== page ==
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J Biol Chem. 2006 Jul 7;281(27):18591-600. Epub 2006 Apr 24.

For dioxin-induced birth defects, mouse or human CYP1A2 in maternal liver protects whereas mouse CYP1A1 and CYP1B1 are inconsequential.

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Department of Environmental Health and Center for Environmental Genetics, University of Cincinnati Medical Center, Cincinnati, Ohio 45267-0056, USA.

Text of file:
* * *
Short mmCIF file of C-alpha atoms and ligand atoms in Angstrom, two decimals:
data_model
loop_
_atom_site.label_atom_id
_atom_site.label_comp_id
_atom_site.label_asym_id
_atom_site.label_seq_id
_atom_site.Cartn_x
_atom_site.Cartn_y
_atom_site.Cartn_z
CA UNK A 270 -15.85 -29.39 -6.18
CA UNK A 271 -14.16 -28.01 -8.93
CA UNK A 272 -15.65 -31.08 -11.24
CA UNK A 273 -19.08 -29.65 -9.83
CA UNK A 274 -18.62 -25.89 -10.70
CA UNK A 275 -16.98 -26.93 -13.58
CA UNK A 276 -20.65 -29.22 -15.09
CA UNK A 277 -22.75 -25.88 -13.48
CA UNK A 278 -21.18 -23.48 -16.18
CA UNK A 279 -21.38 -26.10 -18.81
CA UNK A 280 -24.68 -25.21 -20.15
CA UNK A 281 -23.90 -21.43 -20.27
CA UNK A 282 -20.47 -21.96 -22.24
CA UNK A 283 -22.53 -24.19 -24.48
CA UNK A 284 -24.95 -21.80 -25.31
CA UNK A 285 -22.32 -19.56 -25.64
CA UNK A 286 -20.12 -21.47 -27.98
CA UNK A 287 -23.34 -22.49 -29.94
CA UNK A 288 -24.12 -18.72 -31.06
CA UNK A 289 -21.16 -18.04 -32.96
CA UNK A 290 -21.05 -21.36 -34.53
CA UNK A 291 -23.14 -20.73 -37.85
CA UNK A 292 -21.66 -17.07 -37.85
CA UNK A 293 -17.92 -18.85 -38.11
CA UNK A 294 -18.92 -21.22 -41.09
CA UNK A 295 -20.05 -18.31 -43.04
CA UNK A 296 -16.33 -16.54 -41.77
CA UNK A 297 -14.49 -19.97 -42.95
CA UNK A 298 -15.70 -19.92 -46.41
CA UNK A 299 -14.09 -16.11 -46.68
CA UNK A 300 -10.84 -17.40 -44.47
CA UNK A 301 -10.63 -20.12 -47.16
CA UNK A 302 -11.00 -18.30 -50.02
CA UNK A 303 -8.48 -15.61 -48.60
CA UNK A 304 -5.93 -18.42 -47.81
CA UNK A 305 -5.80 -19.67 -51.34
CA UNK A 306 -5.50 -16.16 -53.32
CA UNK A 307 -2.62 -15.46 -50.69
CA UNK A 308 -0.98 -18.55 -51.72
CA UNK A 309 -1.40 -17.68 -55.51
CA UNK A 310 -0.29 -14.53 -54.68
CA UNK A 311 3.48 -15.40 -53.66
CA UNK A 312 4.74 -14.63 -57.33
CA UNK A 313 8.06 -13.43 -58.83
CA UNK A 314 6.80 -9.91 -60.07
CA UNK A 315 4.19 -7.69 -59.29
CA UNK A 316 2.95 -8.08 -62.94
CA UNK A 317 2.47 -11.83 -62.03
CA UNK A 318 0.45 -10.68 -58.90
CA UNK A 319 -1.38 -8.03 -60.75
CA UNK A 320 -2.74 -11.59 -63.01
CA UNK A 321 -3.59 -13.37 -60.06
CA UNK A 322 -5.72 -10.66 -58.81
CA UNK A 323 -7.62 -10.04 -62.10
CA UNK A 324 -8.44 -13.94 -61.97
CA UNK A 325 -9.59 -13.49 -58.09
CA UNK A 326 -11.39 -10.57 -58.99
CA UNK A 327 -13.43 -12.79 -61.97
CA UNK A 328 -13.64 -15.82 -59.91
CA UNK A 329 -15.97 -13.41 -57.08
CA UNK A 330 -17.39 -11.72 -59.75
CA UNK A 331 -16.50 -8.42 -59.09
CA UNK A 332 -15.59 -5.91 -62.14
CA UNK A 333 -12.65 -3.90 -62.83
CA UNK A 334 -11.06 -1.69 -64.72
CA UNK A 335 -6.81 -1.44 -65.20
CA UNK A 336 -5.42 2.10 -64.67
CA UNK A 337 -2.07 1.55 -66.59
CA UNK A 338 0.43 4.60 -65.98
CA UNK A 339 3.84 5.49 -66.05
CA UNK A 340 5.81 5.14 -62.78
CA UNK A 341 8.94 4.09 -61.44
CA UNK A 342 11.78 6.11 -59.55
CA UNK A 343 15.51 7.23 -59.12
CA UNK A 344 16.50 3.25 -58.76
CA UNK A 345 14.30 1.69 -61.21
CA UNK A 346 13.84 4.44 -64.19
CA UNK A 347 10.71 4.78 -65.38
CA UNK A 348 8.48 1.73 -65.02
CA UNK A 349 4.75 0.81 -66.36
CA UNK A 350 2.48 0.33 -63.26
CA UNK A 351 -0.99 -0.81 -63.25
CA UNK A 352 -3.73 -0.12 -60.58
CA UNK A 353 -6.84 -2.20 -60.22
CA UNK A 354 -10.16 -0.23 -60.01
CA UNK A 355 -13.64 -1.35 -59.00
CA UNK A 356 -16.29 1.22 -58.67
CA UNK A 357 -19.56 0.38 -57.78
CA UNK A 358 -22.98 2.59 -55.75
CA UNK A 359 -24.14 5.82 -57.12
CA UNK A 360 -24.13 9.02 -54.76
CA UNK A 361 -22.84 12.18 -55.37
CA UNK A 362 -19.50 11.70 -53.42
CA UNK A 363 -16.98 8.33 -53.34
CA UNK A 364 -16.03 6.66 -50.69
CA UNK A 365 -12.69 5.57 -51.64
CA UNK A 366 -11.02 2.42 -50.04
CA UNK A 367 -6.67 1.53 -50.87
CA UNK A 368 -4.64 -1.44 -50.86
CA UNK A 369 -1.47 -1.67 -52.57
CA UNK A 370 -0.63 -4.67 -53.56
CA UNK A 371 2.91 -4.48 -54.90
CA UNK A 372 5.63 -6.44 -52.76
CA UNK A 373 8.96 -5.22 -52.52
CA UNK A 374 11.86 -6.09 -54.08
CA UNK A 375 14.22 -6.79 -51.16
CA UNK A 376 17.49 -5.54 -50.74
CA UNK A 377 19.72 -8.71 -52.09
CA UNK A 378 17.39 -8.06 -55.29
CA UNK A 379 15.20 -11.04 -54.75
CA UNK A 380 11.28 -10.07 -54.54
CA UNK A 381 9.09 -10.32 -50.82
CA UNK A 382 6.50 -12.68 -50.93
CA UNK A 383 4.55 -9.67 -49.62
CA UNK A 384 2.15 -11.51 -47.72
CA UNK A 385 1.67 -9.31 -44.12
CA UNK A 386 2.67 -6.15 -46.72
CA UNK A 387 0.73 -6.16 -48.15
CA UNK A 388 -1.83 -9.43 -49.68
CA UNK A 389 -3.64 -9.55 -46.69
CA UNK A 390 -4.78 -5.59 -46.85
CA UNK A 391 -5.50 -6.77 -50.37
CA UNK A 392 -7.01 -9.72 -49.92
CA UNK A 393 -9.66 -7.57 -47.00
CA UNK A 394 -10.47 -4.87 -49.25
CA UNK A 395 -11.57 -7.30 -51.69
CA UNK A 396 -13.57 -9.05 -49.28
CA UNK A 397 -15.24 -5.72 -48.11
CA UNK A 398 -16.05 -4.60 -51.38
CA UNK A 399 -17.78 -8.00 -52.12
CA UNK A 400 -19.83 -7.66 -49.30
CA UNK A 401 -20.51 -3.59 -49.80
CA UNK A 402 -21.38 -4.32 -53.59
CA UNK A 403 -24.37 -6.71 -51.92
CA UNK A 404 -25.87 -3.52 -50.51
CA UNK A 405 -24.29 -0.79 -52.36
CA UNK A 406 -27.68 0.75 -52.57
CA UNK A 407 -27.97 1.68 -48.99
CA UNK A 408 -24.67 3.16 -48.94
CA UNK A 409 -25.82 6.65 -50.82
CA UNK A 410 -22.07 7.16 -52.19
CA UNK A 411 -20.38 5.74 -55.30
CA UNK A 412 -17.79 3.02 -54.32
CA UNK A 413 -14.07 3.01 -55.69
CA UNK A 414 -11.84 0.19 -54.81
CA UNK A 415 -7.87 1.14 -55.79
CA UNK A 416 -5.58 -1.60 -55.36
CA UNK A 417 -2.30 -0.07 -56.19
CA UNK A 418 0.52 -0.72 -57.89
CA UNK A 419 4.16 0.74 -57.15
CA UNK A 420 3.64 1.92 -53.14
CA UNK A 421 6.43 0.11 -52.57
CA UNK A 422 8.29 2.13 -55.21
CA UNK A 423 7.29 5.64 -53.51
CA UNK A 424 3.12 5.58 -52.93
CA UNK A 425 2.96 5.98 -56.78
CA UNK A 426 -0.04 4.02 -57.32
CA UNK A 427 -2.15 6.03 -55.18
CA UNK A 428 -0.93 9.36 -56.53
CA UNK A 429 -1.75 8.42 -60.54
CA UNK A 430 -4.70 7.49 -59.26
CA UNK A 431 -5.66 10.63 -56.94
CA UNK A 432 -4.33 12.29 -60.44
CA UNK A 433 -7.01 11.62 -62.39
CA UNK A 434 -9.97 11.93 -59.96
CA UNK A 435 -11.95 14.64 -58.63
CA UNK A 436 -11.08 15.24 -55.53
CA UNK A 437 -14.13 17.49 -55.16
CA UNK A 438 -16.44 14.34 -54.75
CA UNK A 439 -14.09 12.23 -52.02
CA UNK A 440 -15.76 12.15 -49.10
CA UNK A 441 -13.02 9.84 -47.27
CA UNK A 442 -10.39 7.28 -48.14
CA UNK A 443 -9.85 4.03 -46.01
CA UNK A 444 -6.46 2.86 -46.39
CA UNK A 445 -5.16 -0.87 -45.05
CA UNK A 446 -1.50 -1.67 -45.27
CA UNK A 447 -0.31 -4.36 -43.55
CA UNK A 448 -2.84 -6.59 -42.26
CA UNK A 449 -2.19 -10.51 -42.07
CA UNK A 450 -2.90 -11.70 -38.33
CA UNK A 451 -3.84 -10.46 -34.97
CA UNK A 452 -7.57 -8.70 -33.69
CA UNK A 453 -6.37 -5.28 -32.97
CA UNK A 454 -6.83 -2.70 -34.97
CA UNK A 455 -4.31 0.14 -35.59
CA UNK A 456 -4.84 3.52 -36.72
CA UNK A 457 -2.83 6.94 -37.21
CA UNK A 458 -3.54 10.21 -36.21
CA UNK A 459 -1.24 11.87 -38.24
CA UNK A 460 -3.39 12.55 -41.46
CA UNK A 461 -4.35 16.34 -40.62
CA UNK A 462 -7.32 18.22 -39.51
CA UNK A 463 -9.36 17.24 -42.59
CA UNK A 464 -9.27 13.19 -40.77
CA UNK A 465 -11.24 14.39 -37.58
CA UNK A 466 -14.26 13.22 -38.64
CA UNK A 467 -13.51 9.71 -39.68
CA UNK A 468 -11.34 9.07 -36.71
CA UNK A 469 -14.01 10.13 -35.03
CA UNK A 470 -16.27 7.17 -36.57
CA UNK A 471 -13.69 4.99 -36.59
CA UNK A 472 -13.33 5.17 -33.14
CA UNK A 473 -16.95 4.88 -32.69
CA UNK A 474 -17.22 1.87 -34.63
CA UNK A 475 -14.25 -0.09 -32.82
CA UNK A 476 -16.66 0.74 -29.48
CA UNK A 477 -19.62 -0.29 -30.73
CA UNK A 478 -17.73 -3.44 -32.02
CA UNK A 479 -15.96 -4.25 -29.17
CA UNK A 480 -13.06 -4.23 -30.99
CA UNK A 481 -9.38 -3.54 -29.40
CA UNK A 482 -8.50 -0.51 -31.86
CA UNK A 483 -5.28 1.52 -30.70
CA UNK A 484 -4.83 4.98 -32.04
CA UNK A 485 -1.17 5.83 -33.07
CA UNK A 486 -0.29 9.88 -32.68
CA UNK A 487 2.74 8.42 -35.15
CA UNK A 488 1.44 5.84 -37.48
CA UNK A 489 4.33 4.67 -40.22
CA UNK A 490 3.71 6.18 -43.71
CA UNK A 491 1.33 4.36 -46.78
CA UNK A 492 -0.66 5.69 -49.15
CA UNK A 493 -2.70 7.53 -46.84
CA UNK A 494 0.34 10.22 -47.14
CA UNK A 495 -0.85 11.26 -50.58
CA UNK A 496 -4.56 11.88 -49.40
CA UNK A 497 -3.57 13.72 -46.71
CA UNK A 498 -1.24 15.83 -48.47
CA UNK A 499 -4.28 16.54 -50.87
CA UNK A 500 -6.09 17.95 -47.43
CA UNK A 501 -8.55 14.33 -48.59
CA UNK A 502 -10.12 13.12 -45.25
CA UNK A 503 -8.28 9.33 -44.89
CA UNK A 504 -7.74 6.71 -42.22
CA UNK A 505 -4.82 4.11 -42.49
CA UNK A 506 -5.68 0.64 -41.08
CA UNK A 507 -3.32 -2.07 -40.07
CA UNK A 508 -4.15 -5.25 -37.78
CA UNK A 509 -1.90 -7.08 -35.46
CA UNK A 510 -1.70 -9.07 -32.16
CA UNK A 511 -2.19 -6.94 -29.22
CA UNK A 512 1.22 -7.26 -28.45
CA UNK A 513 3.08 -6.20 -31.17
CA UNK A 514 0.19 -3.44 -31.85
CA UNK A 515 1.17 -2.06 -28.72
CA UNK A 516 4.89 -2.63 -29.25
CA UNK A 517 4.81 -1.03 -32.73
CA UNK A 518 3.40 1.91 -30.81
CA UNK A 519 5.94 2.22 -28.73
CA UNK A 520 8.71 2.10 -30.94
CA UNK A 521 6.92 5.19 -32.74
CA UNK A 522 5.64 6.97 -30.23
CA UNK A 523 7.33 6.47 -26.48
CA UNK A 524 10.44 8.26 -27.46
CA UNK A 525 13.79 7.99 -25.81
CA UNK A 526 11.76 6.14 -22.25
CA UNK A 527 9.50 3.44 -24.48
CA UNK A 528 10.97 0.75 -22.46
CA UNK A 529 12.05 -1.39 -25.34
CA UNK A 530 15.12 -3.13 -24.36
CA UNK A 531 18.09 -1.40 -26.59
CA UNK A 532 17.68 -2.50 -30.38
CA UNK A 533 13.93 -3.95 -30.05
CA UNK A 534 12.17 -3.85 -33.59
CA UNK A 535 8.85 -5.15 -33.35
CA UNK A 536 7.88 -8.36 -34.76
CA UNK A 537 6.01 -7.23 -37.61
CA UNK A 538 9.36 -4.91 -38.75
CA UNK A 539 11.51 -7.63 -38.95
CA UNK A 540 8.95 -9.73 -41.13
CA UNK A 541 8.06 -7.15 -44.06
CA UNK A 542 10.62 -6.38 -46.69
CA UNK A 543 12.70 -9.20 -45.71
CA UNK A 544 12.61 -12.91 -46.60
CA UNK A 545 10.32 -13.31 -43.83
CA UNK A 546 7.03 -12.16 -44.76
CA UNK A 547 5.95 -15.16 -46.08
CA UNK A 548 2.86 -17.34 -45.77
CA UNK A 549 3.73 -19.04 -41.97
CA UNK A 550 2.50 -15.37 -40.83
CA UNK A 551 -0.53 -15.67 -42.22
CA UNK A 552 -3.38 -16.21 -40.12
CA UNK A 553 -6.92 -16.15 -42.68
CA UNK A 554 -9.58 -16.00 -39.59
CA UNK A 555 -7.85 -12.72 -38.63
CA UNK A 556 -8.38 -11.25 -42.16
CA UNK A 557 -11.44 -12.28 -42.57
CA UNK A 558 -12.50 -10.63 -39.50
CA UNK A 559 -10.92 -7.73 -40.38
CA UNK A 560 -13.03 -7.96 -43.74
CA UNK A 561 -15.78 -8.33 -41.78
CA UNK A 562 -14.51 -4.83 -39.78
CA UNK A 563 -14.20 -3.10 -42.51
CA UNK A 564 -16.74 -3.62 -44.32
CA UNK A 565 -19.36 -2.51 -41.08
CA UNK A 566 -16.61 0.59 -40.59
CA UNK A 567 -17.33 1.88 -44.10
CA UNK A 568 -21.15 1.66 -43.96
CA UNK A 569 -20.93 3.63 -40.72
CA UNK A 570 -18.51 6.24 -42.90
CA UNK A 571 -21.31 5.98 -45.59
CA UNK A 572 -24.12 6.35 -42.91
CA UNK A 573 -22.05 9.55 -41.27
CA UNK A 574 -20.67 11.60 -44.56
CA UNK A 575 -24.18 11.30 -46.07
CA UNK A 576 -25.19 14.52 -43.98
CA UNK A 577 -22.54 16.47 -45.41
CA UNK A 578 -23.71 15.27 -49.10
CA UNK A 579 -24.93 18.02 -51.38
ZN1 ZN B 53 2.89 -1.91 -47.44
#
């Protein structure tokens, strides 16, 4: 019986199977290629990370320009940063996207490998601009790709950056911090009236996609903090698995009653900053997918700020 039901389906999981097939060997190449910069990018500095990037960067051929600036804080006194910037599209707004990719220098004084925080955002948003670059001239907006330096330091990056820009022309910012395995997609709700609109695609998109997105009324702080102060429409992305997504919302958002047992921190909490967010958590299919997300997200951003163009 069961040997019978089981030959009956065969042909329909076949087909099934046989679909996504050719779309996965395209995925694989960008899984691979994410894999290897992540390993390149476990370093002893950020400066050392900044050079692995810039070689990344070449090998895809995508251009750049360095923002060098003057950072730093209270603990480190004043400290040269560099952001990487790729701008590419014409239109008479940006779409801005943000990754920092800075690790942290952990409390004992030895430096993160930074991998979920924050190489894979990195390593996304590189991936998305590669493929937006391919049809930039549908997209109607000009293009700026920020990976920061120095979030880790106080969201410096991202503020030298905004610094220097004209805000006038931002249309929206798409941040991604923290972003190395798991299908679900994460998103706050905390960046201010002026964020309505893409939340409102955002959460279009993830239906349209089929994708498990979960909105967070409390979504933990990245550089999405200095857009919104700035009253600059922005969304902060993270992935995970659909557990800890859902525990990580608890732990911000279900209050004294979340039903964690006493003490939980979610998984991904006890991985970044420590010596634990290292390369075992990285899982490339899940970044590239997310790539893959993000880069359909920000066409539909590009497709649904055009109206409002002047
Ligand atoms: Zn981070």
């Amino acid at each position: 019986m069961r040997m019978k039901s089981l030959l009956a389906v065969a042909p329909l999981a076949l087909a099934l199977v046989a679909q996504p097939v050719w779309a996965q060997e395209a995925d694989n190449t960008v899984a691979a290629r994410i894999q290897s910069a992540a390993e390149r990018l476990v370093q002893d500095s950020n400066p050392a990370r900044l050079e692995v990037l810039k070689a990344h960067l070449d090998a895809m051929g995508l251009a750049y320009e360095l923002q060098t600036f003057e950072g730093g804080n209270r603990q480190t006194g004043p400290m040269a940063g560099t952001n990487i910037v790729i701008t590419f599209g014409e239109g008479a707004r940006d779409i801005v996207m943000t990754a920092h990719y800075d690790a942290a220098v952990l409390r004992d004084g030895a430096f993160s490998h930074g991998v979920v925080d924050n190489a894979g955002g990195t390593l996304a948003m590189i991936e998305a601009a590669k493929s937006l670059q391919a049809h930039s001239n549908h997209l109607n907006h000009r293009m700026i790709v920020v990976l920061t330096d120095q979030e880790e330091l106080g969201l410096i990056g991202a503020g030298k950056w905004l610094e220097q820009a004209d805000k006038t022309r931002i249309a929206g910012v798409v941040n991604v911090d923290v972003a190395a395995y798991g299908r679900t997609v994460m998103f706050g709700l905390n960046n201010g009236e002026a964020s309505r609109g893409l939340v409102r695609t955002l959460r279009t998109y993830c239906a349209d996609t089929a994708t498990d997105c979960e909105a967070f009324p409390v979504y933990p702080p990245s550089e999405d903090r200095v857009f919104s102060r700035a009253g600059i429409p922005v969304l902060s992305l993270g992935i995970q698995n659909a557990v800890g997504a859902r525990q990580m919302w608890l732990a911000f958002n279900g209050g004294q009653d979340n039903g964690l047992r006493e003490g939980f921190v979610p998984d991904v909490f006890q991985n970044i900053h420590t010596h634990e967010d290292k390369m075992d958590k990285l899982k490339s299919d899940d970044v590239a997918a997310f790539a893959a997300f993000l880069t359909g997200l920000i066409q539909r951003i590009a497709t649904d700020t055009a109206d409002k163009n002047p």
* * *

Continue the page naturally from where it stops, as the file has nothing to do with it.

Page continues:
Dioxin (2,3,7,8-tetrachlorodibenzo-p-dioxin) induces cleft palate and hydronephrosis in mice, when exposed in utero; these effects are mediated by the aryl hydrocarbon receptor. The Cyp1a1, Cyp1a2, and Cyp1b1 genes are up-regulated by the aryl hydrocarbon receptor. To elucidate their roles in dioxin-induced teratogenesis, we compared Cyp1a1(-/-), Cyp1a2(-/-), and Cyp1b1(-/-) knock-out mice with Cyp1(+/+) wild-type mice. Dioxin was administered (25 microg/kg, gavage) on gestational day 10, and embryos were examined on gestational day 18. The incidence of cleft palate and hydronephrosis was not significantly different in fetuses from Cyp1a1(-/-), Cyp1b1(-/-), and Cyp1(+/+) wild-type mice. To fetuses carried by Cyp1a2(-/-) dams, however, this dose of dioxin was lethal; this effect was absolutely dependent on the maternal Cyp1a2 genotype and independent of the embryonic Cyp1a2 genotype. Dioxin levels were highest in adipose tissue, mammary gland, and circulating blood of Cyp1a2(-/-) mothers, compared with that in the Cyp1(+/+) mothers, who showed highest dioxin levels in liver. More dioxin reached the embryos from Cyp1a2(-/-) dams, compared with that from Cyp1(+/+) dams. Fetuses from Cyp1a2(-/-) dams exhibited a approximately 6-fold increased sensitivity to cleft palate, hydronephrosis, and lethality. Using the humanized hCYP1A1_1A2 transgenic mouse (expressing the human CYP1A1 and CYP1A2 genes in the absence of mouse Cyp1a2 gene), the teratogenic effects of dioxin reverted to the wild-type phenotype. These data indicate that maternal mouse hepatic CYP1A2, by sequestering dioxin and thus altering the pharmacokinetics, protects the embryos from toxicity and birth defects; substitution of the human CYP1A2 trans-gene provides the same protection. In contrast, neither CYP1A1 nor CYP1B1 appears to play a role in dioxin-mediated teratogenesis.

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